Friday, July 30, 2010

Crazy Stuff at the National Music Museum

On our drive out to the west coast, we stopped in Vermillion, South Dakota to check out the National Music Museum on the University of South Dakota campus. 
This place is awesome!  Perhaps that is the music geek inside me speaking, but Jason had to drag me away after about 3 hours because I wanted to look at EVERY SINGLE crazy looking instrument, and they have more than 14,500 instruments!
This was in one of the very first display cases, and I was instantly hooked on this place as soon as I saw it!  It is a jewel encrusted Besson cornet from 1883!  
They have a complimentary headset for each person that Jason is sporting in this picture.  It has narration and sound clips of the actual instruments being played! 
Having the instrument recordings was most interesting when we got to this instrument.  It is called a Choralcelo, and it is played electromagnetically as well as like a traditional piano with hammered strings.  It has several "auxiliary attachments" through which the sound can pass to change the timbre.  
Here are the auxiliary attachments!  It looks like a Rube Goldberg machine.  The museum tour said that there were only about 100 of these made, and there aren't very many still in existence because they take up so much room!  This one was found in a barn.  I think it sounds like a merry-go-round under water. 
Another fascinating instrument was this upright piano from 1891 with a unique keyboard invented by Paul von Janko.  The keyboard arranges the keys in a much easier way for the human hand.  The museum guide said that several world class pianists gave it a try and recognized how much easier it would be, but since they had to basically relearn how to play, it didn't really catch on.  
This is called a Glass Armonica, the first mechanical glass harmonica (any instrument played by rubbing glass), designed by Benjamin Franklin.  His servant would turn a crank on the side that would rotate the bowls, and then he would use wet fingers to make sounds. 
Of course, I was most intrigued by the crazy brass instruments.  These are from the Civil War.  The bells point behind and over their shoulder so they could be played at the army while the player rides in front on horseback!  
These guys are amazing just by being able to play and ride a horse at the same time!  Looking through the pictures I took, I have tons of brass instrument pictures, instruments with two bells, extra sound resonators, and things interesting only to us trumpet geeks, so I won't bore you with those.  However, I'll leave you with one last picture that you just have to see:

Sunday, July 18, 2010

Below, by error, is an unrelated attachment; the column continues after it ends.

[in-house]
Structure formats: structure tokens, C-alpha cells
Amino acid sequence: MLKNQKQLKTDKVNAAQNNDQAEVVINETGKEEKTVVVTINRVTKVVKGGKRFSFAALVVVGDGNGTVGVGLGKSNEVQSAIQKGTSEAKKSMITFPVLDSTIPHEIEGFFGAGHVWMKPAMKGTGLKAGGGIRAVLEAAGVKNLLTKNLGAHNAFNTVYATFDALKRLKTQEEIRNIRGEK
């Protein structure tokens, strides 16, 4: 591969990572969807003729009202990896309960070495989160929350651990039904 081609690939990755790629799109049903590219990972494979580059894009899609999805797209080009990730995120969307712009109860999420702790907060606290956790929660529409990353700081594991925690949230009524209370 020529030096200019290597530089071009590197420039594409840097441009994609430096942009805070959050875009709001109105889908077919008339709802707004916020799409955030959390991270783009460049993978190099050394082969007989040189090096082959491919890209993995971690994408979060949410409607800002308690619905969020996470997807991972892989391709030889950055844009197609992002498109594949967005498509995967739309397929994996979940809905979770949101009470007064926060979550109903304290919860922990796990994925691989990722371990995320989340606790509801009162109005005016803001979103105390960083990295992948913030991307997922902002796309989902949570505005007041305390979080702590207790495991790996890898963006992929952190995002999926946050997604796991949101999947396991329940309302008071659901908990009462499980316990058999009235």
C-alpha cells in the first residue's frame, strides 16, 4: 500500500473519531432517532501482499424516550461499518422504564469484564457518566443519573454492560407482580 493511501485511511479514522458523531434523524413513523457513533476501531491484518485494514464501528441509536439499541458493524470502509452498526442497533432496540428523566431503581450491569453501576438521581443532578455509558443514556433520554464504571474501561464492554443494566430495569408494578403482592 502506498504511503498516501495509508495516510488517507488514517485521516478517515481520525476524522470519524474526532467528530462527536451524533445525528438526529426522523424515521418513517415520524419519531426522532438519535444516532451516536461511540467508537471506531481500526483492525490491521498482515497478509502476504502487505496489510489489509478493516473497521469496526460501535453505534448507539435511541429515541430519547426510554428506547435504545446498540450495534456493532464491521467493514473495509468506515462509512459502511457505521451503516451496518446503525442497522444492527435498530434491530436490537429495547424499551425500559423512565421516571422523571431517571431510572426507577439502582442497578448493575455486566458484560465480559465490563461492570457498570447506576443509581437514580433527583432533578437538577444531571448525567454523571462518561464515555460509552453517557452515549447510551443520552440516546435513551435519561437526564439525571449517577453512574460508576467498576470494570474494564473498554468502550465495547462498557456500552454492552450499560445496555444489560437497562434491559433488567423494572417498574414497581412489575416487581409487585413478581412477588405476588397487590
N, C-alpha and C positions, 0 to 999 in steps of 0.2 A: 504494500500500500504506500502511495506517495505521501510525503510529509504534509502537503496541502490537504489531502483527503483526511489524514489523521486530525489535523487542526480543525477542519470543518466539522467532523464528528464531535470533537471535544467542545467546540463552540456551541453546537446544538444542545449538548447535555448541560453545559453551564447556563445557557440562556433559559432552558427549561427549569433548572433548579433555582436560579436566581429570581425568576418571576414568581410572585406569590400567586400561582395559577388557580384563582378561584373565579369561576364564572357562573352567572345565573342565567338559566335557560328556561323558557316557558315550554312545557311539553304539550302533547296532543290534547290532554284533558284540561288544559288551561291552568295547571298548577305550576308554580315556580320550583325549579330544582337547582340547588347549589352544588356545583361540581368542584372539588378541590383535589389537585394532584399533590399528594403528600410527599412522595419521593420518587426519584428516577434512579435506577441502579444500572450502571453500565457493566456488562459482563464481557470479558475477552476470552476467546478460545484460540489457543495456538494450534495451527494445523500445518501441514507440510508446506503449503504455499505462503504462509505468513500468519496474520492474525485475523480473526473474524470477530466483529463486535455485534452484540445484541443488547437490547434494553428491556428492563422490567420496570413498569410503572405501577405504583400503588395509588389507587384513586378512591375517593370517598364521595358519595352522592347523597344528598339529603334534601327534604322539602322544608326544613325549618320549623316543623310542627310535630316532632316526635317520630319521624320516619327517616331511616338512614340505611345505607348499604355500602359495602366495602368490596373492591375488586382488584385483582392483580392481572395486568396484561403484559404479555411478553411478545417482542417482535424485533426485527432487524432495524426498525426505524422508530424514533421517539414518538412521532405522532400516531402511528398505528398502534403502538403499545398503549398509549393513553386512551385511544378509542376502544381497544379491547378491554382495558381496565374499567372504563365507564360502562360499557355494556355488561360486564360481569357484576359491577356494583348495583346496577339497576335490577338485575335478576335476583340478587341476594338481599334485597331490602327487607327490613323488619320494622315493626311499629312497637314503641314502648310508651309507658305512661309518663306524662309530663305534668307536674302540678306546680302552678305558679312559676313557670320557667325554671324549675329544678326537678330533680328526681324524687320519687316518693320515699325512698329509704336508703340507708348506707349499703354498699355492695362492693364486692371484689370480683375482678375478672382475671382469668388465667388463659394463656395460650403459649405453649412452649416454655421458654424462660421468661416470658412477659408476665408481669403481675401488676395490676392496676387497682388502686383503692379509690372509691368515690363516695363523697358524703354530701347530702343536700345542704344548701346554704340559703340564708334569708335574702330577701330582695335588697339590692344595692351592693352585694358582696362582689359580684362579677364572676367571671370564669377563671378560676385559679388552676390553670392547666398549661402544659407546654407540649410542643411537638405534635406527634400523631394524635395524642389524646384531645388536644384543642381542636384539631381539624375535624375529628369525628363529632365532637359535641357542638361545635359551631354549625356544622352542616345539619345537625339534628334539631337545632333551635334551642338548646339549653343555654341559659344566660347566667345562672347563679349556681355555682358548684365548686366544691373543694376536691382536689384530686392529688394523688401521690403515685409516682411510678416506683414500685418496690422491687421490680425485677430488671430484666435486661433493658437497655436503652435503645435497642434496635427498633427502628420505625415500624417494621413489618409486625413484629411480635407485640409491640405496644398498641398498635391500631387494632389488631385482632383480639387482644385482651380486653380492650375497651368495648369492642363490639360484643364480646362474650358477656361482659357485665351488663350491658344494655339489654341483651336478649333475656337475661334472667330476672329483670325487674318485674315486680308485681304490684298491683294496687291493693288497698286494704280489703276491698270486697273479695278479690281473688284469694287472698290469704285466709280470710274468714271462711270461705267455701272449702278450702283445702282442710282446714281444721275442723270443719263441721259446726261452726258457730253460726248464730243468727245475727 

Three Times a Charm

For the past three years, I have had the pleasure of watching my cousins get married at even annual intervals.  I was lucky enough to attend Tracy's wedding to Tom last night!  Today's blog posting is brought to you in honor of my lovely sister Sam who was sadly unable to attend and who is in need of immediate picture details.  Here you go! 
Tracy was a gorgeous bride as you can see!  Here she comes!  
 And the all too important shot of the dress from behind!  I think the groom is in the background there, though his outfit is not nearly as exciting. 
This is all I have of the bridesmaids, sorry!  My camera bag didn't match my dress, so again I only brought my little Sony.  I think it did pretty well for low light and no flash, but the professionals will be tons better.  When asking a girl about the color of the dresses, they were described as moss or sea green, but when asking a guy they were just green, so take your pick there. 
This was my favorite detail! 

She was by far the most excited bride I've ever seen, which really made the ceremony fun to watch.  During the vows it seemed like she was going to burst because every line was followed by a giddy wide eyed grin, and maybe she was because after she and Tom made it down the aisle to the back room, we heard a distinct rebel yell of excitement!
Uncle Buzz is becoming quite the expert of cutting a rug on the dance floor.  He even took a turn with me! 

Congrats you two and much love! 

Sunday, July 11, 2010

Going Out for Dinner Coastal Style

I forgot my card reader at home!  And of course, my lovely Canon Digital Rebel uses Compact Flash cards, and my parents don't have a computer that can read those.   So, my wonderful trip photos from the drive out will have to wait, because I am definitely not buying a $25 card reader for my blogging convenience.  HOWEVER, I did take some pictures today with our little Sony Cyber-Shot that I think you will like!    
My Dad took us clamming this morning!  Actually, my Dad's neighbor took us all clamming in his fancy boat.  Apparently, my parents are making friends in their new neighborhood, and this guy was very gracious to take us out to the prime clamming spots, only reachable by boat.  We got to pass by all the suckers clamming right on the shore, which was nice, and he also showed us the proper techniques.  This is a picture of Jason's first catch, which he actually threw back because it is a cockle.  I didn't know this until today, but there lots of different types of clams that live on the Oregon coast, and cockles live just under the surface of the sand and are really easy to find.  So of course we didn't want to catch those; those are too easy!  No, my Dad wanted quahog clams, which are supposed to be more tender.